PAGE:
Sunday, 27 October 2013

THE AFTERMATH

ABOVE. DAD'S LIST OF LOST AND DEAD HORSES/ BELOW. THE RIVER RUNNING NORMALLY.
 Source: Personal Collection.

Finally, the floodwaters were completely gone and Dad’s family were able to get into the place. His brothers, Uncles Dick and George, and his sister, Aunty Maud (who, along with her sister Lorna, was educated at an elite girls’ boarding school in Melbourne) were the first ones there. 
Aunty Maud, despite all her airs and graces, rolled up her sleeves, took off her pearls and helped sweep the mud out of the house.

Flood water isn’t really water. It’s a viscous kind of putrid mud that gets into every crevice of every- thing and sticks to it like glue. Every single bit of furniture, every cup and every plate that hadn’t floated out the door had to be scrubbed, washed, rewashed and washed again.  Most of the furniture was sent into Charters Towers for restoration.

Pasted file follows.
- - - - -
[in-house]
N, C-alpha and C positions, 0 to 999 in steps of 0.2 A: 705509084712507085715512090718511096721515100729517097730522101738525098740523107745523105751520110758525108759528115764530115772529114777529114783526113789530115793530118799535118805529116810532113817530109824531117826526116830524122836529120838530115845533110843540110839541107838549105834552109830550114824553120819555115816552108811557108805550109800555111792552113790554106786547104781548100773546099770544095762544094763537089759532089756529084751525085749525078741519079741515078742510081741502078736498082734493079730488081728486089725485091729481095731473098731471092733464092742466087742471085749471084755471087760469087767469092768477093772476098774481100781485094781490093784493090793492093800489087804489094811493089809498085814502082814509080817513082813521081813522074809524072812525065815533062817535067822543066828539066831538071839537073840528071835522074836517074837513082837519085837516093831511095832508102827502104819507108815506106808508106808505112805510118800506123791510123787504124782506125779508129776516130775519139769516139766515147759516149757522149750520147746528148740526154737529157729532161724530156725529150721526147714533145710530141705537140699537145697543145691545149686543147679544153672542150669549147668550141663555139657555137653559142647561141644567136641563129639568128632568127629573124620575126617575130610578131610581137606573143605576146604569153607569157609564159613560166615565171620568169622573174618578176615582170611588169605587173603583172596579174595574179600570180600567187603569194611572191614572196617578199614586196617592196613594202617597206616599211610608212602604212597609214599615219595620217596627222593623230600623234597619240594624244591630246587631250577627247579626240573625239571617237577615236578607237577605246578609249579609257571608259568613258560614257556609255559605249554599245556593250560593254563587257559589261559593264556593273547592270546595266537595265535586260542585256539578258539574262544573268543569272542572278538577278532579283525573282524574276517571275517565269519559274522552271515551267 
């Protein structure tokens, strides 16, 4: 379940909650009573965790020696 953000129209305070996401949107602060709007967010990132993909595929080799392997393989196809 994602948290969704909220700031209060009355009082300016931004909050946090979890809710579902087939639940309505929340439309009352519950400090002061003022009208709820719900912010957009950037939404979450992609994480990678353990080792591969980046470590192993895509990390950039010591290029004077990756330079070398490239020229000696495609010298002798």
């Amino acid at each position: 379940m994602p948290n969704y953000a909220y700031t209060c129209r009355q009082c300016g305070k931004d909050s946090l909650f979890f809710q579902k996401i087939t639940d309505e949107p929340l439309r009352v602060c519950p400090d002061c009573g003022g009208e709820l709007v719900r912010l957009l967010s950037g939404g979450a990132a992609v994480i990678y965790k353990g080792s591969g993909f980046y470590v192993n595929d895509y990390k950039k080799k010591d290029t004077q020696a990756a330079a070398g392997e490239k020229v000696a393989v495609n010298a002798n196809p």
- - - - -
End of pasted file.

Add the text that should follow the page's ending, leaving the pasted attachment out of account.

I still own a display cabinet that survived the flood and only recently had the high water mark removed when I had it recently repaired.

While all this was going on, Mum was still in hospital in Townsville. Meanwhile, my uncle Bill and his wife Margaret were sitting cosily in the homestead at Mount McConnell Station, telling everyone that Lornesleigh had sustained little damage.

 “They only lost a few doylies,” were Margaret’s exact words. When she heard, Mum said she would have been happy if Aunt Margaret had choked on that.

The real loss amounted to twenty good horses, five hundred head of cattle, and an awful lot of personal effects. Which were all uninsurable, because the homestead happened to be in a floodplain, like all homesteads were. 
  For the ease of the water supply.  Of course.

Part four coming soon.